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Treating an Underactive Thyroid

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Hypothyroidism related image Photo: Getty Images

In the United States, about 5 percent of the population has hypothyroidism, or an underactive thyroid, according to the National Endocrine and Metabolic Diseases Information Service. An underactive thyroid does not produce the normal level of hormones, which affects metabolism.

To diagnose an underactive thyroid, a physician will use several tests. The National Endocrine and Metabolic Disease Information Service noted that the thyroid-stimulating hormone, or TSH, test is usually the first test used, and is also the most accurate test of the thyroid’s activity.

Patients with an underactive thyroid will have an elevated level of TSH, as the pituitary gland makes more TSH when thyroid hormones are low. The physician may also use a T4 test and a thyroid autoantibody test to diagnose an underactive thyroid.

A T4 test checks how much T4 is circulating in the patient’s blood. A patient with hypothyroidism will have lower than normal levels of T4. The thyroid autoantibody tests looks for thyroid autoantibodies, which are present in patients with Hashimoto’s disease.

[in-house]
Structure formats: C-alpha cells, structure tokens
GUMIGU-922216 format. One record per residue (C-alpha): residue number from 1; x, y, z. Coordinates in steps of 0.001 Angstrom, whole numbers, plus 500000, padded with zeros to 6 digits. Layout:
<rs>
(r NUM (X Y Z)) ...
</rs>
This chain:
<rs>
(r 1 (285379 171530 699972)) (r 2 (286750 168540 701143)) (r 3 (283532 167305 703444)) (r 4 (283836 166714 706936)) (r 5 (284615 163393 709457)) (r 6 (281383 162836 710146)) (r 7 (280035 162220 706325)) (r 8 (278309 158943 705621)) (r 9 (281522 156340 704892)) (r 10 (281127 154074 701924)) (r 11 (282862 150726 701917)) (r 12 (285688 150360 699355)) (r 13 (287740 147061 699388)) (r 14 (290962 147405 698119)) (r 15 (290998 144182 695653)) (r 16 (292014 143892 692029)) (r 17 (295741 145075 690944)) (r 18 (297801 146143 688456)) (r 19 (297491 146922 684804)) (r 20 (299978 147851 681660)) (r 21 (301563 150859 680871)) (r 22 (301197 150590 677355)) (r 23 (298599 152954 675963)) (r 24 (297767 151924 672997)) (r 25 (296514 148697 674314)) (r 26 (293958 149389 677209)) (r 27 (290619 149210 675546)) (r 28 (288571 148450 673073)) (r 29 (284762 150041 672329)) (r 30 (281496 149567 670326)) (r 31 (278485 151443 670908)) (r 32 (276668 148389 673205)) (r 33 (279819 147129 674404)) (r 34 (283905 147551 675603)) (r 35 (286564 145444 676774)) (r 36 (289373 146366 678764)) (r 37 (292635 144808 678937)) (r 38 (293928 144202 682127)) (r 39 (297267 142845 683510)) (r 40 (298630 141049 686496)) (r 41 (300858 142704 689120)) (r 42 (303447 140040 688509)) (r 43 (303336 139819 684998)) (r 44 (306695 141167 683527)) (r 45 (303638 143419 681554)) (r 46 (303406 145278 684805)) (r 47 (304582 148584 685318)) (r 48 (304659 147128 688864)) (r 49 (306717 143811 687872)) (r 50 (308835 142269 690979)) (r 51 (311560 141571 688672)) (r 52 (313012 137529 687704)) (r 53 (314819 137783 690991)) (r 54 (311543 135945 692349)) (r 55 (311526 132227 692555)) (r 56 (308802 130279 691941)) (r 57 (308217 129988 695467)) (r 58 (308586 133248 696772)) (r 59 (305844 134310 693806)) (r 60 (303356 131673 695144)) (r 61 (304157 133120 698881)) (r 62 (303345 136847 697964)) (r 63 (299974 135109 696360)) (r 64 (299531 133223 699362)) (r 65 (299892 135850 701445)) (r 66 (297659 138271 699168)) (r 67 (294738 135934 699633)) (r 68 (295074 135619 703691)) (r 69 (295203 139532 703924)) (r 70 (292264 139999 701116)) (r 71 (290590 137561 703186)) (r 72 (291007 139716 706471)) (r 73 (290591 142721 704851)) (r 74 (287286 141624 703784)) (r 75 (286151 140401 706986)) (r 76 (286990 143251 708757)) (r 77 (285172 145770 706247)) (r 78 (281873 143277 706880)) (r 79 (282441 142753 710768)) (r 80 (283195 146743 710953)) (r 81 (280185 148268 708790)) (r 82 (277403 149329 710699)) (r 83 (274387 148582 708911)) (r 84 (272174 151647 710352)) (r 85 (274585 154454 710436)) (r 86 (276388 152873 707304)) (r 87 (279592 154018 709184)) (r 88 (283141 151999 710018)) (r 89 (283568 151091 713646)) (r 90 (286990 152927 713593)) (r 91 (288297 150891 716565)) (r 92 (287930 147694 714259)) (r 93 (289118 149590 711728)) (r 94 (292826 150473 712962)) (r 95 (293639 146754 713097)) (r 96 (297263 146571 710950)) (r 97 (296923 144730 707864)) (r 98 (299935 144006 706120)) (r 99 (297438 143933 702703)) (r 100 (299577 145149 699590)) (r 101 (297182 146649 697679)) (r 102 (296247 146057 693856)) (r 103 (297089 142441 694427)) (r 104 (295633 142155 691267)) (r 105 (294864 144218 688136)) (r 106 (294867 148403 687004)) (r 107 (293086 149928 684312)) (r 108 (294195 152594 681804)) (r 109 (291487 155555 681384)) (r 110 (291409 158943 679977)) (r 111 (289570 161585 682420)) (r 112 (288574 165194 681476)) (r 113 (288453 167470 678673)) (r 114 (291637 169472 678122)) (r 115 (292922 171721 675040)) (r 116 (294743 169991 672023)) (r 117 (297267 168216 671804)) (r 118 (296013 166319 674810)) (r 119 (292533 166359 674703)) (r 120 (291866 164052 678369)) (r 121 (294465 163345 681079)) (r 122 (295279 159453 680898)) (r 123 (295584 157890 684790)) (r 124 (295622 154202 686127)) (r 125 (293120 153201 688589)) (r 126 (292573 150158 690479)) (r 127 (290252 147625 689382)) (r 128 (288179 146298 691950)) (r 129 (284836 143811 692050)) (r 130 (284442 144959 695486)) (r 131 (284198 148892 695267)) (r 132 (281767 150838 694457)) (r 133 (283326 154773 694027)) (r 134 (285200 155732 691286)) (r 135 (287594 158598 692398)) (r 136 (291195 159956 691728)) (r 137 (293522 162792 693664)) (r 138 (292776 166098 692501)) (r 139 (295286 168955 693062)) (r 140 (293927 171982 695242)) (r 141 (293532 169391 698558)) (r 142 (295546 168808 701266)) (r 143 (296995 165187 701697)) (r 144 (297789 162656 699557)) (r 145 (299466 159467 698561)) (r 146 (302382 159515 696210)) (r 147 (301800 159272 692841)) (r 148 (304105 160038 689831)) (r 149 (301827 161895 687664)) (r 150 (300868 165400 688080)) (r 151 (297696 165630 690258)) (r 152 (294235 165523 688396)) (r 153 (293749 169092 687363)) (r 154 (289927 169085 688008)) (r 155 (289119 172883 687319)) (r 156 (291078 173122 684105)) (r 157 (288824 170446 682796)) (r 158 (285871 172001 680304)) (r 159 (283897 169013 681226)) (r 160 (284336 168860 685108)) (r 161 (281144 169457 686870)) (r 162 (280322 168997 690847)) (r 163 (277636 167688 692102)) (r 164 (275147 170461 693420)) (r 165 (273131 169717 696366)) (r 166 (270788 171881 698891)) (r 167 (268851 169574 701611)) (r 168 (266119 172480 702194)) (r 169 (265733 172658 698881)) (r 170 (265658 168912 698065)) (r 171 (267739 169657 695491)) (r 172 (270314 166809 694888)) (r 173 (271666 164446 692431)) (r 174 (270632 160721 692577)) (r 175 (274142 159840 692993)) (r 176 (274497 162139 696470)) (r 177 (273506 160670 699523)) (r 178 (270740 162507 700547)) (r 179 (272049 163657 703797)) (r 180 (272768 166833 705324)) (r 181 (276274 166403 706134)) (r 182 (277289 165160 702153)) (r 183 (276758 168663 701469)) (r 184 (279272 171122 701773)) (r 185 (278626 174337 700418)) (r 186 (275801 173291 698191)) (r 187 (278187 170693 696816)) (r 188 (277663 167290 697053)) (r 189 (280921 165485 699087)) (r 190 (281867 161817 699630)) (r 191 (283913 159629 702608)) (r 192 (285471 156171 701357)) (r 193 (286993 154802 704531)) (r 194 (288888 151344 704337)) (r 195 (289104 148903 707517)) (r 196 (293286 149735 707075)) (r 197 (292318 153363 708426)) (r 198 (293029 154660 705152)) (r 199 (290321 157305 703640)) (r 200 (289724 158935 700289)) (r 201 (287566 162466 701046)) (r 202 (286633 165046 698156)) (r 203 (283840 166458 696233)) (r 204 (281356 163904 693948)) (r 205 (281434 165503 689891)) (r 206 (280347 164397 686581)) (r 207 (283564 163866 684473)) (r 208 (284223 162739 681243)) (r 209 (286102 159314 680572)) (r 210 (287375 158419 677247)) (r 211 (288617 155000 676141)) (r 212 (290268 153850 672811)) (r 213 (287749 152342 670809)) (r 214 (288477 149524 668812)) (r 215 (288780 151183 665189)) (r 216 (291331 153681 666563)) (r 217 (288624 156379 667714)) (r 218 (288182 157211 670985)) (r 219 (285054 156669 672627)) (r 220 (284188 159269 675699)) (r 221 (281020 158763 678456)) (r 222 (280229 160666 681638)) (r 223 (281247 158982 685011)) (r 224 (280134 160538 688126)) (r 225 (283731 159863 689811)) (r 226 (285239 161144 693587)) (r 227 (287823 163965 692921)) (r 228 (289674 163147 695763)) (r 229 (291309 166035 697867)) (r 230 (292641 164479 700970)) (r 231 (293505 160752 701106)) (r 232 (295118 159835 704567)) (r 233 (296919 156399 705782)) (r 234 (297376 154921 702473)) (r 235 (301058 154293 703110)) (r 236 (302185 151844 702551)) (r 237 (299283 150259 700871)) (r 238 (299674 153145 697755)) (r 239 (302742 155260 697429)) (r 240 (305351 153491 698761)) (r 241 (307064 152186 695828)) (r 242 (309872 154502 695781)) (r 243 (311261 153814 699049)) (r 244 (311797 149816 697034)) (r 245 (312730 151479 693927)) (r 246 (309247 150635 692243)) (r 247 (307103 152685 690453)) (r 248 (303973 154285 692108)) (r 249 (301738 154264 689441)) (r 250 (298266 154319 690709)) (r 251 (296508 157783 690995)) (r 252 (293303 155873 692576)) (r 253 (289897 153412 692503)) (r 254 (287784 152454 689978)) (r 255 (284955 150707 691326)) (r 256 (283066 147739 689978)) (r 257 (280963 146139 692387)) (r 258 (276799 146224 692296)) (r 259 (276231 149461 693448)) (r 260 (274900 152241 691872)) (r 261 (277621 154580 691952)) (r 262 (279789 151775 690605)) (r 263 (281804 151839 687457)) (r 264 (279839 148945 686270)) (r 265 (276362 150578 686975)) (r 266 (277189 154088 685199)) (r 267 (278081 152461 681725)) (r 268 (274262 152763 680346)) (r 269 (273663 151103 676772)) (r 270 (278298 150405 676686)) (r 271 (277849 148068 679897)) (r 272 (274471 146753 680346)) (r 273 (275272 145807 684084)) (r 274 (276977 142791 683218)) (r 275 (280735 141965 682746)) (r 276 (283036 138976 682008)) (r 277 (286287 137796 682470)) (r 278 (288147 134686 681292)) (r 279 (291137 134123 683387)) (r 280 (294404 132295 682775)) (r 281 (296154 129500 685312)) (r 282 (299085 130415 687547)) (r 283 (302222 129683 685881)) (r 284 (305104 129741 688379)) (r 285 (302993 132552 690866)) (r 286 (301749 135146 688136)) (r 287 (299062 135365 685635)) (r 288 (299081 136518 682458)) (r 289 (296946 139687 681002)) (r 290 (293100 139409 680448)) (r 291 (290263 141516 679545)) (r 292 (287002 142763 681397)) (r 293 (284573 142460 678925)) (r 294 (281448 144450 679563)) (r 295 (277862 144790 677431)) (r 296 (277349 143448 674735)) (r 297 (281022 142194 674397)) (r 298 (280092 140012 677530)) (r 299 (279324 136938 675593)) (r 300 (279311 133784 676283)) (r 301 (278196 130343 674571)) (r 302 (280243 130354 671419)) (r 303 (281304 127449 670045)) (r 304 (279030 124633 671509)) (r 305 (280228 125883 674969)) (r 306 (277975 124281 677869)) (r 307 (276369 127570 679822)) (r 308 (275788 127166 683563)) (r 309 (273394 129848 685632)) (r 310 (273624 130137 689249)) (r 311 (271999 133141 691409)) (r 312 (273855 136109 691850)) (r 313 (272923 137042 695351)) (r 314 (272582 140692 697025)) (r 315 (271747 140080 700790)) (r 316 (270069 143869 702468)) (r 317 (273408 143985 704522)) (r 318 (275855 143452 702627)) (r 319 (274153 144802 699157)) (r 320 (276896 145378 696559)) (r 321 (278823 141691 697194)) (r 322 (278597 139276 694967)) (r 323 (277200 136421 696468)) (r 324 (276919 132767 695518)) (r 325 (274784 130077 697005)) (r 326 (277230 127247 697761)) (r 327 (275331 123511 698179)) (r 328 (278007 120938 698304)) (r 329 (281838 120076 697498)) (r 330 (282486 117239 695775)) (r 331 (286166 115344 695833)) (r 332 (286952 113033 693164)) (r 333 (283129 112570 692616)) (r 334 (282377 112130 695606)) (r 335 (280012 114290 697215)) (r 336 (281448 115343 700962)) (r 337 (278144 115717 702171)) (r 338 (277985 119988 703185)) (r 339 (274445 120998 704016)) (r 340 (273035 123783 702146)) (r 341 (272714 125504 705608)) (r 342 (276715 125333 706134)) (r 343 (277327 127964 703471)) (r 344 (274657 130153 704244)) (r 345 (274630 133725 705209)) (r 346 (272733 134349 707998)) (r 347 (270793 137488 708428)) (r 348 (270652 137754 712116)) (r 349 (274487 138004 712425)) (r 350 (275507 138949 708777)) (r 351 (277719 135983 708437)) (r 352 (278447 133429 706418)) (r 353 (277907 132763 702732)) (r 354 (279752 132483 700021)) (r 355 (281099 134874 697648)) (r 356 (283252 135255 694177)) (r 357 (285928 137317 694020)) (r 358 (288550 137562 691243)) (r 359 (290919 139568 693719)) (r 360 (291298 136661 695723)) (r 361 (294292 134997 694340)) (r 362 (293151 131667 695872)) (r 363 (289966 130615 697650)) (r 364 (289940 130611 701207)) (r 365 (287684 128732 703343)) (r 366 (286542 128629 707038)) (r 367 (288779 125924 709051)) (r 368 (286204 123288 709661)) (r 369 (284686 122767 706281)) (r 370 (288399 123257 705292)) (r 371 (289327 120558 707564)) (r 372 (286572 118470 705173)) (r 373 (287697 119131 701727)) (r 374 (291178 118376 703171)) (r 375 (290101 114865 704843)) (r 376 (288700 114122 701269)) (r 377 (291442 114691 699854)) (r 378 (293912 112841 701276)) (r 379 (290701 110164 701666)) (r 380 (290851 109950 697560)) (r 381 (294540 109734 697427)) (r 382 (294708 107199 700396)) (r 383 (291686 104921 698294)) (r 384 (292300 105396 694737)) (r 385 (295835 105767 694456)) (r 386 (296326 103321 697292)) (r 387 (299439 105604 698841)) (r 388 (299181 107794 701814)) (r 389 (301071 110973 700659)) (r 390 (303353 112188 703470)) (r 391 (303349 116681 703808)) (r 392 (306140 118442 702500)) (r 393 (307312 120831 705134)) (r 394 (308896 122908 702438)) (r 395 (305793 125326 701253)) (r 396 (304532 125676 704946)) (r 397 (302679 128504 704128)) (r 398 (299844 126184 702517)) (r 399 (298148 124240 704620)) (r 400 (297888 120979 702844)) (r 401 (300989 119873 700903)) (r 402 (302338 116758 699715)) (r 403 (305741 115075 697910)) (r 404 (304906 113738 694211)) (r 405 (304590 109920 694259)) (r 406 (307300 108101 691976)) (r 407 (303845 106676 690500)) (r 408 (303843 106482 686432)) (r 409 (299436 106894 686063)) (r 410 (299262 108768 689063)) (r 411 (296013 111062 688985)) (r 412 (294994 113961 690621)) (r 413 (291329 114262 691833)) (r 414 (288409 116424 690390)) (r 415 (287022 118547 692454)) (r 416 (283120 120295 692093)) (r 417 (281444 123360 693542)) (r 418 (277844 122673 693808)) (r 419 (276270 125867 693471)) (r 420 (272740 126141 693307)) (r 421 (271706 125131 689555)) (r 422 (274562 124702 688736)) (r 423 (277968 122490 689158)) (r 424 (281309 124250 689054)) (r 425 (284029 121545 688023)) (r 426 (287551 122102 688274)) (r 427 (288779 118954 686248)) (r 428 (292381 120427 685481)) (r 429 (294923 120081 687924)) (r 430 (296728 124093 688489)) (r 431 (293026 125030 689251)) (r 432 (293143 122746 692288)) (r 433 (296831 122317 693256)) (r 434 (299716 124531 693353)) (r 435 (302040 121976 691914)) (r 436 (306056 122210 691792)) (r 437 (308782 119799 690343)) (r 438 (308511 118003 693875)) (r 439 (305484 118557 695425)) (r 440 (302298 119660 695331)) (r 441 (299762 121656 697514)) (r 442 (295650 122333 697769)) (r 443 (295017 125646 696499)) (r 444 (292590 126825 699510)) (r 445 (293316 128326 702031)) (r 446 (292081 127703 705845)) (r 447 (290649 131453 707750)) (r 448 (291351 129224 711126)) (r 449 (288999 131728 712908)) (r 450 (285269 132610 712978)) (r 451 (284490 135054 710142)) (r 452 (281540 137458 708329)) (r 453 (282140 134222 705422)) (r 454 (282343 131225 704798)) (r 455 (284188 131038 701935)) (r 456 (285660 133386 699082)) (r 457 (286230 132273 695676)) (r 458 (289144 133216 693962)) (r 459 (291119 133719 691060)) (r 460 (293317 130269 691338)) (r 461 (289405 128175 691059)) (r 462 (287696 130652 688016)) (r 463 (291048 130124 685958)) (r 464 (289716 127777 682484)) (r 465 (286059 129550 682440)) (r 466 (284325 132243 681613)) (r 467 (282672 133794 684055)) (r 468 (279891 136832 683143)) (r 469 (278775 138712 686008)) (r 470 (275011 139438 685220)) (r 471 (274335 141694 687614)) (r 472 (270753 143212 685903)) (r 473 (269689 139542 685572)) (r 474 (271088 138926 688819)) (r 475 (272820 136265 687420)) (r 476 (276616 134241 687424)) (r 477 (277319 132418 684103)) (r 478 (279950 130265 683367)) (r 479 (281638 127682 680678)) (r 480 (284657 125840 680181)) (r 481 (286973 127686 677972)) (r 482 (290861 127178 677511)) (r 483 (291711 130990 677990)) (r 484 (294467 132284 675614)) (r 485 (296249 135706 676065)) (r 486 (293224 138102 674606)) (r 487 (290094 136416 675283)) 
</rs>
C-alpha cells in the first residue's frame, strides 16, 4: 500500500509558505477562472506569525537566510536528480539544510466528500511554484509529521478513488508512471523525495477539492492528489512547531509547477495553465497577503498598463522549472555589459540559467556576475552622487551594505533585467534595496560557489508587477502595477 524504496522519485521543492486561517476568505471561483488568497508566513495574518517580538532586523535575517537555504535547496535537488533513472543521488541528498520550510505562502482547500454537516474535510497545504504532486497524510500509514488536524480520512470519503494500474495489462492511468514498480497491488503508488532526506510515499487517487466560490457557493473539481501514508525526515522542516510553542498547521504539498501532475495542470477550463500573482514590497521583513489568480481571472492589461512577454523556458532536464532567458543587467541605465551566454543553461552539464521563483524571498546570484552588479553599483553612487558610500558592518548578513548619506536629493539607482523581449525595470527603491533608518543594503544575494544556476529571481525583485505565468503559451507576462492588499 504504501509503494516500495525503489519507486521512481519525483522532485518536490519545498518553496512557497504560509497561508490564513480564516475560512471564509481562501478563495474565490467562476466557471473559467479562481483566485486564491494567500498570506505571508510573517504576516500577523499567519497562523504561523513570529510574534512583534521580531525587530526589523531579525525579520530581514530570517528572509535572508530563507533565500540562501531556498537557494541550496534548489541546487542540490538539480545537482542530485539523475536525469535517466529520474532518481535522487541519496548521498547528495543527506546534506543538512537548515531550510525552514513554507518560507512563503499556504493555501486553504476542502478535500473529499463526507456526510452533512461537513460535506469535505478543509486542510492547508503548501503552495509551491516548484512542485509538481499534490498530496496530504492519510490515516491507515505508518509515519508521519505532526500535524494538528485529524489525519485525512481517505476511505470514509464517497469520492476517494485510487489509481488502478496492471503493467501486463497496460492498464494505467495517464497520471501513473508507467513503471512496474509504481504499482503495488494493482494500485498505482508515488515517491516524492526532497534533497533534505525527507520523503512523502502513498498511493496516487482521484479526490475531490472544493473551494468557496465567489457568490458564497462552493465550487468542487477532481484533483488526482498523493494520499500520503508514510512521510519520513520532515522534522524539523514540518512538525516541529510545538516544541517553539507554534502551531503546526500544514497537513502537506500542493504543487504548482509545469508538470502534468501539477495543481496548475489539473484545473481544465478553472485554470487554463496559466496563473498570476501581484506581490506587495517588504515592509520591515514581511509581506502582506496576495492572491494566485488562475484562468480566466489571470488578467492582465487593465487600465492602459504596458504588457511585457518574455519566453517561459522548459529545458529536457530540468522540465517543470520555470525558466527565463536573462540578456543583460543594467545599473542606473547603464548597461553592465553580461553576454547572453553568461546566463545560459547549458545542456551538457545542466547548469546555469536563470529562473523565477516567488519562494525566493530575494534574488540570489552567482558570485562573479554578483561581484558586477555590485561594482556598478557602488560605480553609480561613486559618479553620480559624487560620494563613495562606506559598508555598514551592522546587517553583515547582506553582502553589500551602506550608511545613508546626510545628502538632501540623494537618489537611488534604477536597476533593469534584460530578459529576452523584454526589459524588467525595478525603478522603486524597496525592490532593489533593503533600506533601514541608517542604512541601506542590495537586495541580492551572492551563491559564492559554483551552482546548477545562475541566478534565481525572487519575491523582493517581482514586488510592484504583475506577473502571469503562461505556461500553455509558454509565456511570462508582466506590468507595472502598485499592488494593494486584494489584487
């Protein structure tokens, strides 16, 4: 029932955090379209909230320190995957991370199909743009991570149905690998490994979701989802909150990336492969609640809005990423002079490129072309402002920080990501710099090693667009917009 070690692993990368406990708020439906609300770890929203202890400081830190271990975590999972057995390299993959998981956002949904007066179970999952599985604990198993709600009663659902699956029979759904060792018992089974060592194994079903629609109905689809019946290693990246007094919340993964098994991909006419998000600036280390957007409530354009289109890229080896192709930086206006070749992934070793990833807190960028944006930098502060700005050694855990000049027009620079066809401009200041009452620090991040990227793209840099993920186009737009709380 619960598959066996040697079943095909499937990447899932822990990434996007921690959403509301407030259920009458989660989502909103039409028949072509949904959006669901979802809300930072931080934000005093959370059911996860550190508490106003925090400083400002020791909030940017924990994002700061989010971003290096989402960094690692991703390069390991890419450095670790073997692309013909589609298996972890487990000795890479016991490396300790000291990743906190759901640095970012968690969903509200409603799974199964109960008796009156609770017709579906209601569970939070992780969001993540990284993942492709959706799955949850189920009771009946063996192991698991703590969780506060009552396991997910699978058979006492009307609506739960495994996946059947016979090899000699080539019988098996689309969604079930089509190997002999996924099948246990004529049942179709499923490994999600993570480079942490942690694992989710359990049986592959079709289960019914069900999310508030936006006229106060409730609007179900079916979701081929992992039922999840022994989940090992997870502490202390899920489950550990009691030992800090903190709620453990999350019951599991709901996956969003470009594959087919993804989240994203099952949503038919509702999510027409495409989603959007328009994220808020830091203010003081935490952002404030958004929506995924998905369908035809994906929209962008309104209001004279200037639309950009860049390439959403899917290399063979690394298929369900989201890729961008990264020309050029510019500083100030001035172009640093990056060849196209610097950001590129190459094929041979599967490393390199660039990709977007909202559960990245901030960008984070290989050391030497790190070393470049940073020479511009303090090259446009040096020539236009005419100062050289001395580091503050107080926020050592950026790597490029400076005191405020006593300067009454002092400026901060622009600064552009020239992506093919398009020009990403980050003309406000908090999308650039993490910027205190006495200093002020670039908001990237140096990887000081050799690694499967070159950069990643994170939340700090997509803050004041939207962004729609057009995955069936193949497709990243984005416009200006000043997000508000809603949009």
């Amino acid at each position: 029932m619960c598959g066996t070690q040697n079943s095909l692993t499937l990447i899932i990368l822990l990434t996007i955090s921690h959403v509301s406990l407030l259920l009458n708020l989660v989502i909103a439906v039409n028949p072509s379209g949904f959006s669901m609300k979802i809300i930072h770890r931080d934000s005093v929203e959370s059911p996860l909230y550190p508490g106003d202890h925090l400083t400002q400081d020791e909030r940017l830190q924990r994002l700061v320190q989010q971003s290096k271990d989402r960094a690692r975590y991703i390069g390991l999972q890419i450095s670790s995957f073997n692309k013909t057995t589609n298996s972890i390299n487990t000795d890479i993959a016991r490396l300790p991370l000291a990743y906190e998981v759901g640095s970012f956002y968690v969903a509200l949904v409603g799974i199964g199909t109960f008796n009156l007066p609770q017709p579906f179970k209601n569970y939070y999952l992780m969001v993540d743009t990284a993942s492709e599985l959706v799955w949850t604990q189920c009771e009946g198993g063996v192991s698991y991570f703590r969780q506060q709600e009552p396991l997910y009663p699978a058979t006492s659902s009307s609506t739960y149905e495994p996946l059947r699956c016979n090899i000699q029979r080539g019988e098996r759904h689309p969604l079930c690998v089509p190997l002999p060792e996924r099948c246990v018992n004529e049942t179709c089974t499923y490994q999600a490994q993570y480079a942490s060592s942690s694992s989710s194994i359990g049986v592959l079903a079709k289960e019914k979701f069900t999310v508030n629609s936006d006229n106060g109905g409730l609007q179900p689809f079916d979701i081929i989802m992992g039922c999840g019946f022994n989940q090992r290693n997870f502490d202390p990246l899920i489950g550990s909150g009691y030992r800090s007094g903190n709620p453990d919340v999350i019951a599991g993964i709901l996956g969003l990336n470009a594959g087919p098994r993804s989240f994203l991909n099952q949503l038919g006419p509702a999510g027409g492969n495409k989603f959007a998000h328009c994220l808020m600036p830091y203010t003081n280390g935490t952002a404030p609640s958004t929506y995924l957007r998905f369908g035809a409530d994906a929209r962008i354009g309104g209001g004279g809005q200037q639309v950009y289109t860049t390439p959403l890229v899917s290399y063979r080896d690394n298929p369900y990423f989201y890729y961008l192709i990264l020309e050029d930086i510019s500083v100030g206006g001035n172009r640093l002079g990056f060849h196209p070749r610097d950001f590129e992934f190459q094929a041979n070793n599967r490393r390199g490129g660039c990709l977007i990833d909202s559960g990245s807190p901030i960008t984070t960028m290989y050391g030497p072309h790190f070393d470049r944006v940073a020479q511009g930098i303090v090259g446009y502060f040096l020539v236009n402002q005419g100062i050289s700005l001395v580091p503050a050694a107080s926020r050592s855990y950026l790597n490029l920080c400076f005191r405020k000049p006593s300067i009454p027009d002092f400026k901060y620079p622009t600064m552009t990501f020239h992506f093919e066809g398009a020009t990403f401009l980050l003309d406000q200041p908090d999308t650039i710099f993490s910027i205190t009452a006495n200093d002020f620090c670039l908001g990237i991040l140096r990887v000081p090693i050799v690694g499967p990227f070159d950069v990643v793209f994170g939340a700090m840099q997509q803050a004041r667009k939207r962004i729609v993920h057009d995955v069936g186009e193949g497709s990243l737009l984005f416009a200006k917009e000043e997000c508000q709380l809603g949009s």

Once the physician has diagnosed the patient with hypothyroidism, the next step is to choose the proper treatment. For example, if a patient has overt hypothyroidism, in which she has TSH levels of 10 mU/L or above and lower T4 levels, she will undergo thyroid replacement therapy, according to the University of Maryland Medical Center.

The patient is given synthetic thyroxine — which is identical to T4 — though how much she takes depends on how severe the hypothyroidism is, as well as other medications she is taking, her age, weight and other present health conditions.

Once the patient starts taking synthetic thyroxine, her physician will check her TSH levels every six to eight weeks. After the dose is stable, the physician will check her TSH levels every six months then once a year, noted the National Endocrine and Metabolic Diseases Information Service.

Finding the right dose of synthetic thyroxine is important, as an excessive dose can cause side effects. A patient taking too much synthetic thyroxine can have shakiness and insomnia.

Add a Comment7 Comments